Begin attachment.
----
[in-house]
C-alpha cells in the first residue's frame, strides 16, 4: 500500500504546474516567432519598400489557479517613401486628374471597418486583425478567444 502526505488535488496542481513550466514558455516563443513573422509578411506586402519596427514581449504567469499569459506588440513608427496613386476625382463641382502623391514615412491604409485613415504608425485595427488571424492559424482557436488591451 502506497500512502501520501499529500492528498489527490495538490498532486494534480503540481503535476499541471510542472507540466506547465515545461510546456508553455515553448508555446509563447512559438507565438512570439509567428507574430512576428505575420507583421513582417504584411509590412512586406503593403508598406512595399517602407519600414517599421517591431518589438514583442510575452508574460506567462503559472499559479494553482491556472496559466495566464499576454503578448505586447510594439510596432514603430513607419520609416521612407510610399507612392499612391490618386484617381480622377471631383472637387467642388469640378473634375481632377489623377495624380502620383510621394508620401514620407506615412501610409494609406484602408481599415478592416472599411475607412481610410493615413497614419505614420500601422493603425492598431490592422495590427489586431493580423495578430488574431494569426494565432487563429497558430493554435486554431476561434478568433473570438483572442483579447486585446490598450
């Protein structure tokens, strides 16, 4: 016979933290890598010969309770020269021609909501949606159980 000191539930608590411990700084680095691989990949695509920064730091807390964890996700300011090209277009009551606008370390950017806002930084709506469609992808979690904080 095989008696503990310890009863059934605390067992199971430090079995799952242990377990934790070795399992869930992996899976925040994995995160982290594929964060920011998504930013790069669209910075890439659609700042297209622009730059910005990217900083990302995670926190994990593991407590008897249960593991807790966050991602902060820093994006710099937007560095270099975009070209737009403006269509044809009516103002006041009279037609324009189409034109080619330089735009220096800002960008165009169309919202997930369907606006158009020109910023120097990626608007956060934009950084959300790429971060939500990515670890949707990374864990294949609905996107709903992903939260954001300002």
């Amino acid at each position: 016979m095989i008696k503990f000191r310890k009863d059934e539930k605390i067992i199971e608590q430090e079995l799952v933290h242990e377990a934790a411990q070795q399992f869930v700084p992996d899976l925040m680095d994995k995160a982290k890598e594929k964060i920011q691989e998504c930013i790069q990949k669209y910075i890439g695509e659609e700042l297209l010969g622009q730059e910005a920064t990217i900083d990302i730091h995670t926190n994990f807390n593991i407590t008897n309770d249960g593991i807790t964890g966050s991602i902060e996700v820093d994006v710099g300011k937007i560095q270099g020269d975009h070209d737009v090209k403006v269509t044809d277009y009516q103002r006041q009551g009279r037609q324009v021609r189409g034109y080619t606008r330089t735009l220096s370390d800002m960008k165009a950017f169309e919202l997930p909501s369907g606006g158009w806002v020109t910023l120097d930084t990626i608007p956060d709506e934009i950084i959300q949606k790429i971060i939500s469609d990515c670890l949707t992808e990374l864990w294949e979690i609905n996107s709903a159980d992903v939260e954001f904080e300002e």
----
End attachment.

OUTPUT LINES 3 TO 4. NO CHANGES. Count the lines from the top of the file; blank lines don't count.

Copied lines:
């Protein structure tokens, strides 16, 4: 016979933290890598010969309770020269021609909501949606159980 000191539930608590411990700084680095691989990949695509920064730091807390964890996700300011090209277009009551606008370390950017806002930084709506469609992808979690904080 095989008696503990310890009863059934605390067992199971430090079995799952242990377990934790070795399992869930992996899976925040994995995160982290594929964060920011998504930013790069669209910075890439659609700042297209622009730059910005990217900083990302995670926190994990593991407590008897249960593991807790966050991602902060820093994006710099937007560095270099975009070209737009403006269509044809009516103002006041009279037609324009189409034109080619330089735009220096800002960008165009169309919202997930369907606006158009020109910023120097990626608007956060934009950084959300790429971060939500990515670890949707990374864990294949609905996107709903992903939260954001300002």
């Amino acid at each position: 016979m095989i008696k503990f000191r310890k009863d059934e539930k605390i067992i199971e608590q430090e079995l799952v933290h242990e377990a934790a411990q070795q399992f869930v700084p992996d899976l925040m680095d994995k995160a982290k890598e594929k964060i920011q691989e998504c930013i790069q990949k669209y910075i890439g695509e659609e700042l297209l010969g622009q730059e910005a920064t990217i900083d990302i730091h995670t926190n994990f807390n593991i407590t008897n309770d249960g593991i807790t964890g966050s991602i902060e996700v820093d994006v710099g300011k937007i560095q270099g020269d975009h070209d737009v090209k403006v269509t044809d277009y009516q103002r006041q009551g009279r037609q324009v021609r189409g034109y080619t606008r330089t735009l220096s370390d800002m960008k165009a950017f169309e919202l997930p909501s369907g606006g158009w806002v020109t910023l120097d930084t990626i608007p956060d709506e934009i950084i959300q949606k790429i971060i939500s469609d990515c670890l949707t992808e990374l864990w294949e979690i609905n996107s709903a159980d992903v939260e954001f904080e300002e």